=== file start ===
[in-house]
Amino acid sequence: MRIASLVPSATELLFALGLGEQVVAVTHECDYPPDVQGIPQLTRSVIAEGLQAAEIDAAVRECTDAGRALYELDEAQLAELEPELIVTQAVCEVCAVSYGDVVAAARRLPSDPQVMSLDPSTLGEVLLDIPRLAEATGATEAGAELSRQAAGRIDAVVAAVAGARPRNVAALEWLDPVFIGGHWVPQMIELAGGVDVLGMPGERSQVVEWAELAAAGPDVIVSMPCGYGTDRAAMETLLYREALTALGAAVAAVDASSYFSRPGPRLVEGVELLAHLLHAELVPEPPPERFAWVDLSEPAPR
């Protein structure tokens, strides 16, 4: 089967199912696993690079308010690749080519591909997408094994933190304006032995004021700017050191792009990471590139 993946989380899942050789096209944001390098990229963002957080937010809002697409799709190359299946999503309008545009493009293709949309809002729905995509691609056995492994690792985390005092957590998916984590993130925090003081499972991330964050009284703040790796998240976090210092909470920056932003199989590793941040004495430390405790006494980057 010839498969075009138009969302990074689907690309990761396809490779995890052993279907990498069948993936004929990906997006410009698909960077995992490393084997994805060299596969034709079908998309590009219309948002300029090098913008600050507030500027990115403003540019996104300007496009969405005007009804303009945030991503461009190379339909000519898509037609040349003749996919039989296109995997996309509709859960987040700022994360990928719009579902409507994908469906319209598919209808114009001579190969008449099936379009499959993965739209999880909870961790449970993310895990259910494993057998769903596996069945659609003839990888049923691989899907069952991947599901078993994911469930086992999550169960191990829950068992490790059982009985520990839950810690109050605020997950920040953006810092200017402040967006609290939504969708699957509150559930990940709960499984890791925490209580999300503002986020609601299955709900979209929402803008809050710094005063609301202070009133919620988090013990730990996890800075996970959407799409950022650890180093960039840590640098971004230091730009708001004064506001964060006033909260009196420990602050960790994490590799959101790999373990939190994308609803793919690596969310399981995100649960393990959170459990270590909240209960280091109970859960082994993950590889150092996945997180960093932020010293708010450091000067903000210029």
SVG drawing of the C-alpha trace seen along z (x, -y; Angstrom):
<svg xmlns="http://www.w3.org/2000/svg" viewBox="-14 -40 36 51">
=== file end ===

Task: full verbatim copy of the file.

[in-house]
Amino acid sequence: MRIASLVPSATELLFALGLGEQVVAVTHECDYPPDVQGIPQLTRSVIAEGLQAAEIDAAVRECTDAGRALYELDEAQLAELEPELIVTQAVCEVCAVSYGDVVAAARRLPSDPQVMSLDPSTLGEVLLDIPRLAEATGATEAGAELSRQAAGRIDAVVAAVAGARPRNVAALEWLDPVFIGGHWVPQMIELAGGVDVLGMPGERSQVVEWAELAAAGPDVIVSMPCGYGTDRAAMETLLYREALTALGAAVAAVDASSYFSRPGPRLVEGVELLAHLLHAELVPEPPPERFAWVDLSEPAPR
């Protein structure tokens, strides 16, 4: 089967199912696993690079308010690749080519591909997408094994933190304006032995004021700017050191792009990471590139 993946989380899942050789096209944001390098990229963002957080937010809002697409799709190359299946999503309008545009493009293709949309809002729905995509691609056995492994690792985390005092957590998916984590993130925090003081499972991330964050009284703040790796998240976090210092909470920056932003199989590793941040004495430390405790006494980057 010839498969075009138009969302990074689907690309990761396809490779995890052993279907990498069948993936004929990906997006410009698909960077995992490393084997994805060299596969034709079908998309590009219309948002300029090098913008600050507030500027990115403003540019996104300007496009969405005007009804303009945030991503461009190379339909000519898509037609040349003749996919039989296109995997996309509709859960987040700022994360990928719009579902409507994908469906319209598919209808114009001579190969008449099936379009499959993965739209999880909870961790449970993310895990259910494993057998769903596996069945659609003839990888049923691989899907069952991947599901078993994911469930086992999550169960191990829950068992490790059982009985520990839950810690109050605020997950920040953006810092200017402040967006609290939504969708699957509150559930990940709960499984890791925490209580999300503002986020609601299955709900979209929402803008809050710094005063609301202070009133919620988090013990730990996890800075996970959407799409950022650890180093960039840590640098971004230091730009708001004064506001964060006033909260009196420990602050960790994490590799959101790999373990939190994308609803793919690596969310399981995100649960393990959170459990270590909240209960280091109970859960082994993950590889150092996945997180960093932020010293708010450091000067903000210029």
SVG drawing of the C-alpha trace seen along z (x, -y; Angstrom):
<svg xmlns="http://www.w3.org/2000/svg" viewBox="-14 -40 36 51">